British Columbia

'Shocked, confused, hurt': B.C. village seeks answers as political star charged with sexual assault of minors

The small village of Burns Lake in northwest B.C. is grappling with news their former mayor has been charged with 24 counts of sex-related crimes, including offences related to people under the age of sixteen.

Once the youngest mayor in B.C. history, Luke Strimbold faces 24 charges stemming back to his time in office

Luke Strimbold stands with former B.C. premier Christy Clark at a 2013 ceremony where he was awarded a Queen's Diamond Jubilee Medal, which honours "significant contributions and achievements by Canadians." (Province of B.C./Flickr)

The small village of Burns Lake in northwest B.C. is grappling with news their former mayor has been charged with 24 counts of sex-related crimes, including offences related to people under the age of 16.

The charges date back to 2015 and 2016, the year Luke Strimbold suddenly resigned after being re-elected for a second mandate.

"I think the best word that I can use to describe it is shocked, confused, hurt," said Joni Conlon, a mother and social worker with Carrier Sekani Family Services in Burns Lake.

"It's really shaken the whole community."

'As parents, we want to be able to send our kids out into the community and know they're safe,' said Joni Conlon, a social worker in Burns Lake. (Glen Kugelstadt/CBC)

A rising star

Born and raised in the village of fewer than 2,000 people, Strimbold was a rising star in B.C. politics.

In 2011, at the age of 21, he was elected mayor. He was the youngest person in B.C. history to achieve the office, and second-youngest in the country.

His profile was raised higher months later when, in January 2012, the Lake Babine sawmill in the community exploded, killing two and injuring 19 others.

Luke Strimbold was mayor of Burns Lake from 2011 until he resigned in 2016. He was the youngest mayor in B.C. history and second-youngest in Canadian history. (Village of Burns Lake)

In 2013 he was awarded the Queen's Diamond Jubilee Medal for his service to the community. And when BC Business magazine put together its inaugural "Top 30 Under 30" list in 2014, Strimbold came in 20th position.

That same year he was re-elected, but resigned in September 2016, citing a desire to focus on education and business opportunities, as well as family.

He became chair of the local chamber of commerce, and was sitting as a member of the B.C. Liberal Party's executive board until news of his arrest was revealed Friday. A spokesperson said the party had no prior knowledge of Strimbold's arrest.

'Why did it take a month for this to come out?'

Nor did Chief Wilf Adam of the Lake Babine First Nation, who worked closely with Strimbold after the mill explosion.

Speaking Sunday, Adam said he was "still angry" that Strimbold had been arrested and released on Feb. 3, but it wasn't until March 2 news became public through reports from CBC.

Chief Wilf Adam of the Lake Babine First Nation.
Chief Wilf Adam of the Lake Babine First Nation said he's angry about the allegations against a man he trusted, and the length of time it took for the charges to be made public. (Glen Kugelstadt/CBC)

"There was rumours about it, people were asking me a couple weeks prior [to Friday]," he said, adding that he made inquires to local officials but, "there was nothing … until Friday when it blew up."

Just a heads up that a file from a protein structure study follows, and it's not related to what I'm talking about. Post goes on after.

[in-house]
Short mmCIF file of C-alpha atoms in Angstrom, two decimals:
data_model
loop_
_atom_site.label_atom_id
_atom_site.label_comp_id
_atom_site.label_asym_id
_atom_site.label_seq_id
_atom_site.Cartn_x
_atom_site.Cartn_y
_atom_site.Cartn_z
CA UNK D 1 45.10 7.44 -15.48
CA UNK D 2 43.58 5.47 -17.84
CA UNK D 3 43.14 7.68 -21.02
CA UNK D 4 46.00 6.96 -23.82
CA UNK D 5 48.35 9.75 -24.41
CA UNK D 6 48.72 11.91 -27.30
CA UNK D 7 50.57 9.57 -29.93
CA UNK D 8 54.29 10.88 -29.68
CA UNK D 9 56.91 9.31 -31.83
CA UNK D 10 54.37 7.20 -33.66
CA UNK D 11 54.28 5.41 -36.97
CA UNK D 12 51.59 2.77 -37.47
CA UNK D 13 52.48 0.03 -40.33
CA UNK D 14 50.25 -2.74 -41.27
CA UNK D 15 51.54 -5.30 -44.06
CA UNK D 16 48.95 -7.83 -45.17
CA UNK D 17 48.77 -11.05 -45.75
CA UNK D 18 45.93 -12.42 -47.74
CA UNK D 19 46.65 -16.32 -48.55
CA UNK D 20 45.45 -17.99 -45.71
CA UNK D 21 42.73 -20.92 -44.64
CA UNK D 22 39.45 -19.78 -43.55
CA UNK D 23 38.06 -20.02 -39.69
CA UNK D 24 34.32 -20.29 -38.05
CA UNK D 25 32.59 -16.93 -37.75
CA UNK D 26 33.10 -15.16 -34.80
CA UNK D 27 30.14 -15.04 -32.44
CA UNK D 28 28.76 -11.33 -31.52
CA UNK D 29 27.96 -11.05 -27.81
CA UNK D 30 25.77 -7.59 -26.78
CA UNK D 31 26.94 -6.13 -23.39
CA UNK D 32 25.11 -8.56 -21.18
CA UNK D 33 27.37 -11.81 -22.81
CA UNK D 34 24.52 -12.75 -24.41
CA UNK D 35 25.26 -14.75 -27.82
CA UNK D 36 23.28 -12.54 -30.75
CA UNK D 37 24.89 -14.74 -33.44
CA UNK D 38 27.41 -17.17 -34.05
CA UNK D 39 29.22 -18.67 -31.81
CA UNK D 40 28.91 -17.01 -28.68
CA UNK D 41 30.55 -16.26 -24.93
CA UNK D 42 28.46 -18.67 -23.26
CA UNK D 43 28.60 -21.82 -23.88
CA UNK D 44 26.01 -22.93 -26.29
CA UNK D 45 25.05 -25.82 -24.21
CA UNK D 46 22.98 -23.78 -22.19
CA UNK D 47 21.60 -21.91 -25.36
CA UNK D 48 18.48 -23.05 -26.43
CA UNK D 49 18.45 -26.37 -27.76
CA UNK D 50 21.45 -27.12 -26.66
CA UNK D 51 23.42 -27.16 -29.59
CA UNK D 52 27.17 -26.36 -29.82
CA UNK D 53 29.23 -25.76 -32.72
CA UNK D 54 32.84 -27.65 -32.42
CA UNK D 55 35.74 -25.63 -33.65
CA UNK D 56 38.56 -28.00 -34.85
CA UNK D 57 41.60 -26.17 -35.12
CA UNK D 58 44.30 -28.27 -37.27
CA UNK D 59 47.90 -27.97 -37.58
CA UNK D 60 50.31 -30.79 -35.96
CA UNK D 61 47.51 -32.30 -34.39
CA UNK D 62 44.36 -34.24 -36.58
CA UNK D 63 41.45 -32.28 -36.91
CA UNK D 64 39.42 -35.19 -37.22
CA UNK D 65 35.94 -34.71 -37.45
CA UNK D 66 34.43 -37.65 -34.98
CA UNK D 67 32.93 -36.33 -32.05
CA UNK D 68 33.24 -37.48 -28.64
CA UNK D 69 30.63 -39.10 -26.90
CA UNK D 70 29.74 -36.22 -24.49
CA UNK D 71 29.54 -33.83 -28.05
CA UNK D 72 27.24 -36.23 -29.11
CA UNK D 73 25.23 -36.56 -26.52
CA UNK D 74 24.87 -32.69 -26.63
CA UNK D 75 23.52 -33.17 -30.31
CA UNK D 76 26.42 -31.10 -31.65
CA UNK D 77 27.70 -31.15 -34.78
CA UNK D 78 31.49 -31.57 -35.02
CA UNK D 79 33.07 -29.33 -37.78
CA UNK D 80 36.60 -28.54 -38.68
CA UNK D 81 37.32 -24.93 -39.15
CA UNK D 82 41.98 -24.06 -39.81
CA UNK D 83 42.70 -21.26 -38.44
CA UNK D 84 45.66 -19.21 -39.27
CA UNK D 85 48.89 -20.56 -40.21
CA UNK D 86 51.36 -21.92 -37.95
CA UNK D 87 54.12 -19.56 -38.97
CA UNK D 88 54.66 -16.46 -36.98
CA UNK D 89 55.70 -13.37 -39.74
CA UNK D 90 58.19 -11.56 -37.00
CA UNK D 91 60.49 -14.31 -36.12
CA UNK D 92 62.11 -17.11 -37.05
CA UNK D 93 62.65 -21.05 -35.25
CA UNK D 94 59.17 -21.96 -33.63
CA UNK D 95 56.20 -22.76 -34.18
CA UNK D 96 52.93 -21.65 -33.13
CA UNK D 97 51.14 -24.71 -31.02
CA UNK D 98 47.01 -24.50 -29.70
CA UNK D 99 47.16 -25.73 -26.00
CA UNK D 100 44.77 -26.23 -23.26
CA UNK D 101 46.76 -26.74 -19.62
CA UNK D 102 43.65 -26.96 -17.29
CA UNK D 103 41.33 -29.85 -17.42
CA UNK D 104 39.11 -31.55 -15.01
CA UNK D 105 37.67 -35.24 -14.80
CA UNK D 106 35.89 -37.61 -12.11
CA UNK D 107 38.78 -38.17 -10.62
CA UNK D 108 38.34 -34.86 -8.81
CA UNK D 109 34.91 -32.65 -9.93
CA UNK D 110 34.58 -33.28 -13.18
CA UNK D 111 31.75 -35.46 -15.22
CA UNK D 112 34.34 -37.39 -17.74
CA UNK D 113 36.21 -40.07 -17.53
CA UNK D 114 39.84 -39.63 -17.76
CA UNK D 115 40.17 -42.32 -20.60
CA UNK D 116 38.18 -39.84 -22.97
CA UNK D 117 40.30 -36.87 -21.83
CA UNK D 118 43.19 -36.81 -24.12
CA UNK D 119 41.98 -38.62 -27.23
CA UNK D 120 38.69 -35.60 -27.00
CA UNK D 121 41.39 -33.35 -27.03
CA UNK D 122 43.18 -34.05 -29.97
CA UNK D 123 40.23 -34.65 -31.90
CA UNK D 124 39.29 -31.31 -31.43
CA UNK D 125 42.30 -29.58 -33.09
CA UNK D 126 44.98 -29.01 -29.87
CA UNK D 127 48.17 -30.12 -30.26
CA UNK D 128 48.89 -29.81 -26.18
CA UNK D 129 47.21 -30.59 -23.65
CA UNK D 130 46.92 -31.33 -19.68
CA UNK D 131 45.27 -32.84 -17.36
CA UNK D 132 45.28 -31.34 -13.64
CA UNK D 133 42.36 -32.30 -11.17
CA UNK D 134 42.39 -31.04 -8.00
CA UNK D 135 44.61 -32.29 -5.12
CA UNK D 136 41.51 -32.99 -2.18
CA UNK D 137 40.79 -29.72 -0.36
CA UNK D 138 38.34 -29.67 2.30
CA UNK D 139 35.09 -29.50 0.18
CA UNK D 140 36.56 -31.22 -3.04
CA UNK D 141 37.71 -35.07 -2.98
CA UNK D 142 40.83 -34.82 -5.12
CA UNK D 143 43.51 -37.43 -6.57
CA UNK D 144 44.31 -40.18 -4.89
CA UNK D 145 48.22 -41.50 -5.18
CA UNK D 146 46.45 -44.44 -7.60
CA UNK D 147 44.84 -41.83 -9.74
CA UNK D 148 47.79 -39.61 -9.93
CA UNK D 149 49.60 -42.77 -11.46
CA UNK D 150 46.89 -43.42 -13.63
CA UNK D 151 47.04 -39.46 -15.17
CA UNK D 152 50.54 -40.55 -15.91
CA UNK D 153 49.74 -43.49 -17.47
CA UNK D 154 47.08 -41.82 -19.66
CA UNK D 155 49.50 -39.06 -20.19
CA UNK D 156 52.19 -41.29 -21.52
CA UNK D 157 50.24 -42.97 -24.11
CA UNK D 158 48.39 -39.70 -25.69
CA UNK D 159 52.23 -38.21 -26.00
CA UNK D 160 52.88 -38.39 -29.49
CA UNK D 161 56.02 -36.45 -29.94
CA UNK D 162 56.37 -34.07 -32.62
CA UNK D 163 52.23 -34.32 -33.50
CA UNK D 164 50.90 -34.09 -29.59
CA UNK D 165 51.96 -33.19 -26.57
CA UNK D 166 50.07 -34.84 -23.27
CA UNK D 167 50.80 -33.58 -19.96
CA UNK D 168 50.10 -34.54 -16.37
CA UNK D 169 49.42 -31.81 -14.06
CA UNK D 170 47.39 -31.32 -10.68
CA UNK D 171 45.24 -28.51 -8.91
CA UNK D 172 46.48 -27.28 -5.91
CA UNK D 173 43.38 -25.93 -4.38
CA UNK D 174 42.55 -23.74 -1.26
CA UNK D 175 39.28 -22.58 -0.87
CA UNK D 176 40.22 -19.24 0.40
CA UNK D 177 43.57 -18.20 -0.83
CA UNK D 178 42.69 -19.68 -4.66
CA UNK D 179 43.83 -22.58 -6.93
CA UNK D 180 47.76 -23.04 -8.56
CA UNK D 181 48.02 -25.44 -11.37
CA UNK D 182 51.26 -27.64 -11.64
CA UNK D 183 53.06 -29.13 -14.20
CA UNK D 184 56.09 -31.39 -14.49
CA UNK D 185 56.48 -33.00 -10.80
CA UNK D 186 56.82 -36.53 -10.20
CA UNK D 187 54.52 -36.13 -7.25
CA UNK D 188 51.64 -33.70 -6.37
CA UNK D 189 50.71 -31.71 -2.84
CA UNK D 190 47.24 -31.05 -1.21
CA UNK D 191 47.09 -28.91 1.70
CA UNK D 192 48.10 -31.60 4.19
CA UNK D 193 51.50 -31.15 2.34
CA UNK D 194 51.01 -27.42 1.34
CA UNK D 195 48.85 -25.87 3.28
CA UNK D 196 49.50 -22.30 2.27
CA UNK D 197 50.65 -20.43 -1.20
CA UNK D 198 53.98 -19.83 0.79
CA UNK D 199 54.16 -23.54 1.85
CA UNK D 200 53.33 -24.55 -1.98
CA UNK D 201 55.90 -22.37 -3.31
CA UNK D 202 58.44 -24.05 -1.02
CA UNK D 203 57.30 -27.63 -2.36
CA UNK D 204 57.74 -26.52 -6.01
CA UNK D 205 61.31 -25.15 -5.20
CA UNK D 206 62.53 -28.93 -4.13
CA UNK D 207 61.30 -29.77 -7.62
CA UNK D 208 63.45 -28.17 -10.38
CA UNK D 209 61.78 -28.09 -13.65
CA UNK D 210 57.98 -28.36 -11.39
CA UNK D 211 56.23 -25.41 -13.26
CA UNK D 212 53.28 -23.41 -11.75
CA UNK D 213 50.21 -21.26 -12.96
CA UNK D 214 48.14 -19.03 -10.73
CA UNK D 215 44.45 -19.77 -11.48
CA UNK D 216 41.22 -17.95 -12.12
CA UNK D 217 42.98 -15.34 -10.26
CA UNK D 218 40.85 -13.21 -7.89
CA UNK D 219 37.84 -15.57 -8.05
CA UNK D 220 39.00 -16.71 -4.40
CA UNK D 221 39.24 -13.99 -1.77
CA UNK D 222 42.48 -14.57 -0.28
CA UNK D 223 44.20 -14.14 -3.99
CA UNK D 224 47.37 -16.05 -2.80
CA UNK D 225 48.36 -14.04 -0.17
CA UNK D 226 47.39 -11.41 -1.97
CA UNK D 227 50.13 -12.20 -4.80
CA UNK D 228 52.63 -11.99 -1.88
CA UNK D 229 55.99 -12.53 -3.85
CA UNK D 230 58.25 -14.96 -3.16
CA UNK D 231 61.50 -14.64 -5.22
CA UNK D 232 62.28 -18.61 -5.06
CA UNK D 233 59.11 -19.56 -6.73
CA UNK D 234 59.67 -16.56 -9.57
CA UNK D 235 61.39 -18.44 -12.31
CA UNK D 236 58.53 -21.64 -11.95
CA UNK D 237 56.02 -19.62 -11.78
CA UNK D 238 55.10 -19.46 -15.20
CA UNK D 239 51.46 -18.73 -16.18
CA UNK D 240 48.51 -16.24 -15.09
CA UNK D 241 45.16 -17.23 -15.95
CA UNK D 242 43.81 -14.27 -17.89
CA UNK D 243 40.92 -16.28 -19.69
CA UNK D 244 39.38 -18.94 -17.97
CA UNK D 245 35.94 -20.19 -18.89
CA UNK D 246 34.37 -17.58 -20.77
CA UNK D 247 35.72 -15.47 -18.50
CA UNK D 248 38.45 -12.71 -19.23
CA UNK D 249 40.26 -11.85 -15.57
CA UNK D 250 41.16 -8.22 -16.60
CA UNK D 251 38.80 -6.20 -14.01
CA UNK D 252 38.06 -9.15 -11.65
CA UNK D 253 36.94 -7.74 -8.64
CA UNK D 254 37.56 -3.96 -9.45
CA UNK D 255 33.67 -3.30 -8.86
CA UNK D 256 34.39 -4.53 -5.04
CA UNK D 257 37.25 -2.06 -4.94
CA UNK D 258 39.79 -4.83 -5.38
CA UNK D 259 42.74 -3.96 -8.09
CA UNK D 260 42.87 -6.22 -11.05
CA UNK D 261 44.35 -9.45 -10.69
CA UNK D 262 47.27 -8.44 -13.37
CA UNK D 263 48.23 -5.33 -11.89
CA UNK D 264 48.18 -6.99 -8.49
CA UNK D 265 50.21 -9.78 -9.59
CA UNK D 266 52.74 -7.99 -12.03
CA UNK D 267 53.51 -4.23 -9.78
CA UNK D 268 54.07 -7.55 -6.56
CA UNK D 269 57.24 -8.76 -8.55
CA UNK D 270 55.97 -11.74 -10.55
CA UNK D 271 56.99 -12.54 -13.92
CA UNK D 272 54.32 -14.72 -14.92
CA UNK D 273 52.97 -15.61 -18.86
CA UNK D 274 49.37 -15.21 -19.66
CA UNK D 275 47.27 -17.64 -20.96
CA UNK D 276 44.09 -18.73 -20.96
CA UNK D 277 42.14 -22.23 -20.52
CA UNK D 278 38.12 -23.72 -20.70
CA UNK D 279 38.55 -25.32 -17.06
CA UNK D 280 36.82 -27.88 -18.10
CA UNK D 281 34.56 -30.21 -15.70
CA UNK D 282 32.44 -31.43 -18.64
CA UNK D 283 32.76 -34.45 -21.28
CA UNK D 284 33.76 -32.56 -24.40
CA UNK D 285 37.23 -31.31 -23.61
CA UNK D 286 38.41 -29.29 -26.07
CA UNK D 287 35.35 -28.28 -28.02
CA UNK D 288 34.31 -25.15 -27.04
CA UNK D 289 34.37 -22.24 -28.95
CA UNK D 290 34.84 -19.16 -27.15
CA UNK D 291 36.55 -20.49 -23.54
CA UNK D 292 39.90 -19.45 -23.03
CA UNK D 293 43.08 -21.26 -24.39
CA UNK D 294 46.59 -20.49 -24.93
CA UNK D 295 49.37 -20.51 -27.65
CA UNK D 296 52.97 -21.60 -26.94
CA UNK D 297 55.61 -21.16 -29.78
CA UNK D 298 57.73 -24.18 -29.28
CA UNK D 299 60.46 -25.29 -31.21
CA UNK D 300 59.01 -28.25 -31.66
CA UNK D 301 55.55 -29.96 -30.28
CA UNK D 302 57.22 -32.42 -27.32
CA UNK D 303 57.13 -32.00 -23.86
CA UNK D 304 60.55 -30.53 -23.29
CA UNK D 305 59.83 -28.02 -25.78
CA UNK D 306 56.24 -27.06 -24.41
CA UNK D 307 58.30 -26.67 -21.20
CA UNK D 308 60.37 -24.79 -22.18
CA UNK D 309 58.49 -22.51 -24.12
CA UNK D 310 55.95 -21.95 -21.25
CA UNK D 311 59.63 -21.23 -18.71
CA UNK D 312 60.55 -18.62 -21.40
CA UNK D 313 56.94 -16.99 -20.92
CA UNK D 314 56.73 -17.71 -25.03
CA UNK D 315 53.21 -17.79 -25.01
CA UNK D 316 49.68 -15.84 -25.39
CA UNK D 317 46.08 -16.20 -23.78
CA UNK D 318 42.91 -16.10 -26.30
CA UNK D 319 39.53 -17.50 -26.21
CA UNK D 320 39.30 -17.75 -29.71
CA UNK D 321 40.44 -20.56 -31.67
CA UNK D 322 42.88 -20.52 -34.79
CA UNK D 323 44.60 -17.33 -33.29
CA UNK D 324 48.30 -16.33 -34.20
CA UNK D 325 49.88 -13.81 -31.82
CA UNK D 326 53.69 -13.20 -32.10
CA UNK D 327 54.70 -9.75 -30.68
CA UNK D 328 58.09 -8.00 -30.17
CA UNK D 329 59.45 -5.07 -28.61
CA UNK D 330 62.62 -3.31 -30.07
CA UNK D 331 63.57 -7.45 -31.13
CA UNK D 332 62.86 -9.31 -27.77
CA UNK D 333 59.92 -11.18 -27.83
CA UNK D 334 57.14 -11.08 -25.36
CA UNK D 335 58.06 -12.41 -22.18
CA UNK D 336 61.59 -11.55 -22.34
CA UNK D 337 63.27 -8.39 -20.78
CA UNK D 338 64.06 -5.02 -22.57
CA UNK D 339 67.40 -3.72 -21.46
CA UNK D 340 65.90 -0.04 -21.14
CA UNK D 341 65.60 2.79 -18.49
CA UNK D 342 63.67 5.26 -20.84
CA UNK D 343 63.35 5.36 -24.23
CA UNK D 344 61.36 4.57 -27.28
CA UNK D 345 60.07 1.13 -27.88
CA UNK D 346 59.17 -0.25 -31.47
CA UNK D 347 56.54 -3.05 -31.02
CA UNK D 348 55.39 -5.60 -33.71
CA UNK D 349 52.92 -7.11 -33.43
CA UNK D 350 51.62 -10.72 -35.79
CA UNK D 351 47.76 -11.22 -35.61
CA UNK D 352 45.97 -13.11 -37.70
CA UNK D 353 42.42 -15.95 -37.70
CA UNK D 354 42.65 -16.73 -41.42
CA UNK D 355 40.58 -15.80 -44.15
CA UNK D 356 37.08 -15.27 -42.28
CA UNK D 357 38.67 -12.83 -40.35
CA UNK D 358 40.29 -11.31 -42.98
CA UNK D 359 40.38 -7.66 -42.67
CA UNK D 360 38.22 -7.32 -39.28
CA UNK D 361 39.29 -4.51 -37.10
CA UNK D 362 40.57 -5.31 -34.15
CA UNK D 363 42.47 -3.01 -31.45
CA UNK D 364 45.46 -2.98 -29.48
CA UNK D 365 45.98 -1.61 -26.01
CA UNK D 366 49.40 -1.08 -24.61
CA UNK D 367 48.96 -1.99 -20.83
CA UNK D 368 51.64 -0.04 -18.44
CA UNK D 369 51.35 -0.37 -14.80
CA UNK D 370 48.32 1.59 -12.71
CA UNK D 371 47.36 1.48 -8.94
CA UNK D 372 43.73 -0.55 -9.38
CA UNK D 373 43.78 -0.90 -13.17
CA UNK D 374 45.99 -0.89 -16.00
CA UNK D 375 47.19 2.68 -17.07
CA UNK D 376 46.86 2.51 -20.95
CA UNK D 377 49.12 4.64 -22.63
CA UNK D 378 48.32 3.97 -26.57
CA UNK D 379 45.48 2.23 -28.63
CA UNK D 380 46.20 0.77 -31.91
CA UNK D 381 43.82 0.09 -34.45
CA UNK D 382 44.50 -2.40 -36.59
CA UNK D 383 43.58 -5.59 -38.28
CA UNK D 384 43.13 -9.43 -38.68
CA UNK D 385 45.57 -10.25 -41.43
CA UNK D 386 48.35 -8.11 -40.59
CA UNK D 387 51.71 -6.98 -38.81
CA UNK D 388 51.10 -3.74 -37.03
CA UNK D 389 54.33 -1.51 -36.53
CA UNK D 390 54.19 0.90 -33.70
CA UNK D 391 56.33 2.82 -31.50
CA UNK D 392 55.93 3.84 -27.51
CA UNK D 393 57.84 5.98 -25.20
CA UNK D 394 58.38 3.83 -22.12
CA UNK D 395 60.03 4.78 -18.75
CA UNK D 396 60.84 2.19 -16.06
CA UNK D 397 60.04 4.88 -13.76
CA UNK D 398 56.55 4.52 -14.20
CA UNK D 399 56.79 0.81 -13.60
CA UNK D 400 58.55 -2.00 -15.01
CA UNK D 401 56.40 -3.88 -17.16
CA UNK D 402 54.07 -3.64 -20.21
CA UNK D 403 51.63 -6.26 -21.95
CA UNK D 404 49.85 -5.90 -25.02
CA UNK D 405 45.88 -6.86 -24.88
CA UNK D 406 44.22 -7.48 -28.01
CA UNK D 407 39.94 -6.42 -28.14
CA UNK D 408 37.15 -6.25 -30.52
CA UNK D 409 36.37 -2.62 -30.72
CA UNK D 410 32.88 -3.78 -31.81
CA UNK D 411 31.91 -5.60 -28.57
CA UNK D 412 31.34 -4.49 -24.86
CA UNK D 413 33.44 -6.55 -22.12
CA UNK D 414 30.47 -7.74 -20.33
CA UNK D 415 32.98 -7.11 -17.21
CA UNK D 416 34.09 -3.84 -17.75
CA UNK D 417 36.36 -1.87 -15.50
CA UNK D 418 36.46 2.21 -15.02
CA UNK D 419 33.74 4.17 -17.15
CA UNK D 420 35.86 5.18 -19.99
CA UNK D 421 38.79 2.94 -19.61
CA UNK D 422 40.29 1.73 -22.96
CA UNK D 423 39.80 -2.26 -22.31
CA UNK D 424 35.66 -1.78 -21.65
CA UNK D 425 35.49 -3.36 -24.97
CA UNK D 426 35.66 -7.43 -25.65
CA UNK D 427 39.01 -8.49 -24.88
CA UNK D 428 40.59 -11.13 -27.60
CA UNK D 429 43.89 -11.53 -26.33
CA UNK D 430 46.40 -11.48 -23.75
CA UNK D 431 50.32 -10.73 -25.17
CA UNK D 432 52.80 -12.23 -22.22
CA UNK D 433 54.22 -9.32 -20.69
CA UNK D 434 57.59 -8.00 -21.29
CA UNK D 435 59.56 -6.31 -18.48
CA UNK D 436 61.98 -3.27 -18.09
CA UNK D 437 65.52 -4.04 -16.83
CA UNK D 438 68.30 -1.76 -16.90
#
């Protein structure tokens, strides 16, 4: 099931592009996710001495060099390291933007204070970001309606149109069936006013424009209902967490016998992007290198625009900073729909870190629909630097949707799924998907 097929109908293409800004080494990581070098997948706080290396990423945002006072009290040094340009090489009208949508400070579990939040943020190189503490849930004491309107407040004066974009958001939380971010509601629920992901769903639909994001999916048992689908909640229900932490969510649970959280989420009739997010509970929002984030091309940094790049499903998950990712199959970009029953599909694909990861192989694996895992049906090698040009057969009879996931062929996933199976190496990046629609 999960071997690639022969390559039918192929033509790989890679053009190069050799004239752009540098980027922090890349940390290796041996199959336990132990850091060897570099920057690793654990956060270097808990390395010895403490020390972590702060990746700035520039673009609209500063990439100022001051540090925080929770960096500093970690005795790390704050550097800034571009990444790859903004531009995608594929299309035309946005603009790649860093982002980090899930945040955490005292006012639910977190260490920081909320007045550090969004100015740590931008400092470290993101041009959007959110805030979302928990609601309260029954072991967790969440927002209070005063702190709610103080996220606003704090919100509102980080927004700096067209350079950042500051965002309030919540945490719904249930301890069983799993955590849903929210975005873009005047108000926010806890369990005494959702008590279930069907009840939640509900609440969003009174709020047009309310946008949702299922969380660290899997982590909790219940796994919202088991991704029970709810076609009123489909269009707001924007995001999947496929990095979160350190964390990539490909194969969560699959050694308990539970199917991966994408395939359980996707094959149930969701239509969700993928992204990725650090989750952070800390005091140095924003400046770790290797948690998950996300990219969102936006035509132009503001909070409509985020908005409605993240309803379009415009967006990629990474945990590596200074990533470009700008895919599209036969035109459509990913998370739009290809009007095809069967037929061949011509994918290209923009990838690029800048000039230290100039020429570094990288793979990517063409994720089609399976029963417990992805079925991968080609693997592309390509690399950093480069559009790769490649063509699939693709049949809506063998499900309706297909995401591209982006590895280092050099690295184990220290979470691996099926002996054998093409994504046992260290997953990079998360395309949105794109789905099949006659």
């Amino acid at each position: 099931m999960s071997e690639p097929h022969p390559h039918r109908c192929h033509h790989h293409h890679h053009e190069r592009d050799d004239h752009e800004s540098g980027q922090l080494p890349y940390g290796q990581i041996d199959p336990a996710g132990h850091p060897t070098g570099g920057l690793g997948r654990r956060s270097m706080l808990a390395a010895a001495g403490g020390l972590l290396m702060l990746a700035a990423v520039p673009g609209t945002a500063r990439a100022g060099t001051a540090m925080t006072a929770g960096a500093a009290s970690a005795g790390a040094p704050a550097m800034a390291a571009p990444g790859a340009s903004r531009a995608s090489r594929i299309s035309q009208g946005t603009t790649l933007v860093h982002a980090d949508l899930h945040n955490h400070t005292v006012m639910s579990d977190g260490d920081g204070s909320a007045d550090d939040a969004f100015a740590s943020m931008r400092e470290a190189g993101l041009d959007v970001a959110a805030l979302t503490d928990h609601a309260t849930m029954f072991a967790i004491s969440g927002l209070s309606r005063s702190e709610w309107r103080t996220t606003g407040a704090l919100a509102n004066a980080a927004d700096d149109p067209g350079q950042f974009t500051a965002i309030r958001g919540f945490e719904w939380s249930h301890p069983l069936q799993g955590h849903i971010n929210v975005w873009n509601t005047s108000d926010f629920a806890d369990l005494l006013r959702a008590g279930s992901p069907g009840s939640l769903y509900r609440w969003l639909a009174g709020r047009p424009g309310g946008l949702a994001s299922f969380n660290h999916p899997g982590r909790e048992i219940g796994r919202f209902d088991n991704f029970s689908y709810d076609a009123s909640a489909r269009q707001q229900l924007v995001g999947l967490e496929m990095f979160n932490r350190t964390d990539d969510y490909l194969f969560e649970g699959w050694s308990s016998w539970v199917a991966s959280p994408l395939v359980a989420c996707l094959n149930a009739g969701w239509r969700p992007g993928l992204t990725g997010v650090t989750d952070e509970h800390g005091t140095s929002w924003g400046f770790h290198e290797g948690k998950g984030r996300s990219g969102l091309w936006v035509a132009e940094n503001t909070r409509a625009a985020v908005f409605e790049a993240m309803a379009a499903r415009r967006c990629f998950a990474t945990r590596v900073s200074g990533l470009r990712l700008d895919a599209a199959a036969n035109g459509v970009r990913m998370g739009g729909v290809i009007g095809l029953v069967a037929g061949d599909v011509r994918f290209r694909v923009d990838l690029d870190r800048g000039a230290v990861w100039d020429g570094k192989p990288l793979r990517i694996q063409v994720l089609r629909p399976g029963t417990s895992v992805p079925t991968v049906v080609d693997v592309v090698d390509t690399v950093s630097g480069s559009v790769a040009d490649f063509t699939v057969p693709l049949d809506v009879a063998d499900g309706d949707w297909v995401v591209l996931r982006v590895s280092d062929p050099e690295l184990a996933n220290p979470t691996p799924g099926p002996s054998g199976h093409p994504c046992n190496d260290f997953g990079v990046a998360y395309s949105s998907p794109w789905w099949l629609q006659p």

"Why did it take a month for this to come out?" he asked. "Why did it take so long?"

RCMP have not provided a response to an inquiry from CBC asking about the delay.

Charges not proven

The current mayor of Burns Lake declined to comment until after meeting with the rest of council.

Members of the B.C. Liberals also remained quiet, save for a brief email stating Strimbold had resigned from the party on Friday.

One person close to Strimbold who did speak out was Karen Ogen-Toews, who worked closely with him when she was chief of the Wet'suwet''n First Nation.

According to Statistics Canada, Burns Lake and the surrounding area is home to 1,932 people, 900 of whom identify as Indigenous. (Andrew Kurjata/CBC)

She said her heart was with any potential victims, while remembering the charges have not been proven in court.

"Healing must take place. It must be promoted through all levels of government," Ogen-Toews said.

Counsellors coming to community

Adam also said he is focused on helping anyone who may have been victimized.

Meetings were held over the weekend to bring in counsellors and support workers for youth and community members.

Adam said the news is especially traumatic given the community's history with the nearby Lejac Residential School, which remained open until 1996.

Children line up outside Lejac Residential School circa 1907-1951. (National Centre for Truth and Reconcilation)

Stories of the school come up often, including during the Truth and Reconciliation Commission Report of 2015 and the current National Inquiry into Missing and Murdered Indigenous Women and Girls.

Based on those stories, Adam said he knows how important it is to provide support to anyone who needs it.

"I've been in this business 40 years, and a lot of people keep things inside," Adam said.

"Hopefully they find a way to understand that we are here to help them."

With files from Angela Sterritt


Andrew Kurjata

CBC Prince George | @akurjata

Andrew Kurjata is an award-winning journalist covering Northern British Columbia for CBC Radio and, situated in unceded Lheidli T'enneh territory in Prince George. You can email him at You can also send encrypted messages using Signal or iMessage to 250.552.2058.